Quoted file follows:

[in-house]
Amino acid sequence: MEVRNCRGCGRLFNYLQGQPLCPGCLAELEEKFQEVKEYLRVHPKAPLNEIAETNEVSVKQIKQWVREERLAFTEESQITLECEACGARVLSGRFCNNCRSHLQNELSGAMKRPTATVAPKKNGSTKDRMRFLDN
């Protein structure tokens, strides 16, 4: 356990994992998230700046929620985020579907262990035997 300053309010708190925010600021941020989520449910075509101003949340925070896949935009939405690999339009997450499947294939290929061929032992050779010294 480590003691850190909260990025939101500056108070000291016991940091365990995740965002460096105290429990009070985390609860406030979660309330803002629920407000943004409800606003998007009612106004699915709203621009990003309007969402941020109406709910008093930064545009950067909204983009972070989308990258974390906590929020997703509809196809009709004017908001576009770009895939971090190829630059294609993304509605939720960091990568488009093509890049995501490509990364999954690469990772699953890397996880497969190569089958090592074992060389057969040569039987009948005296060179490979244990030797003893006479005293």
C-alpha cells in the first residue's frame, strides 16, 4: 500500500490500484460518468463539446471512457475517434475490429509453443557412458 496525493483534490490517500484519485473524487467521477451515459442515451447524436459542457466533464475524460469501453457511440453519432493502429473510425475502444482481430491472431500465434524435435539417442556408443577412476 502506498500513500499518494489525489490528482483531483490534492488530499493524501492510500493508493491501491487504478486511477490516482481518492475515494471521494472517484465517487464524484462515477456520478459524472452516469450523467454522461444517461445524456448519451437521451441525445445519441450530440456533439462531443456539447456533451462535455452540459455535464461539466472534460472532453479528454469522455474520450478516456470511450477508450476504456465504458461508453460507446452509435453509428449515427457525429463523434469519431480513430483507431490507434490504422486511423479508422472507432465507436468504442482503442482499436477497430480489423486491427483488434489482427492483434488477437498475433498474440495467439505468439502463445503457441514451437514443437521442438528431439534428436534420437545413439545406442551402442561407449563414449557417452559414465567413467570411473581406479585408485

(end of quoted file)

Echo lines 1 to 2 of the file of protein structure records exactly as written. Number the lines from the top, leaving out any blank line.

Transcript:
[in-house]
Amino acid sequence: MEVRNCRGCGRLFNYLQGQPLCPGCLAELEEKFQEVKEYLRVHPKAPLNEIAETNEVSVKQIKQWVREERLAFTEESQITLECEACGARVLSGRFCNNCRSHLQNELSGAMKRPTATVAPKKNGSTKDRMRFLDN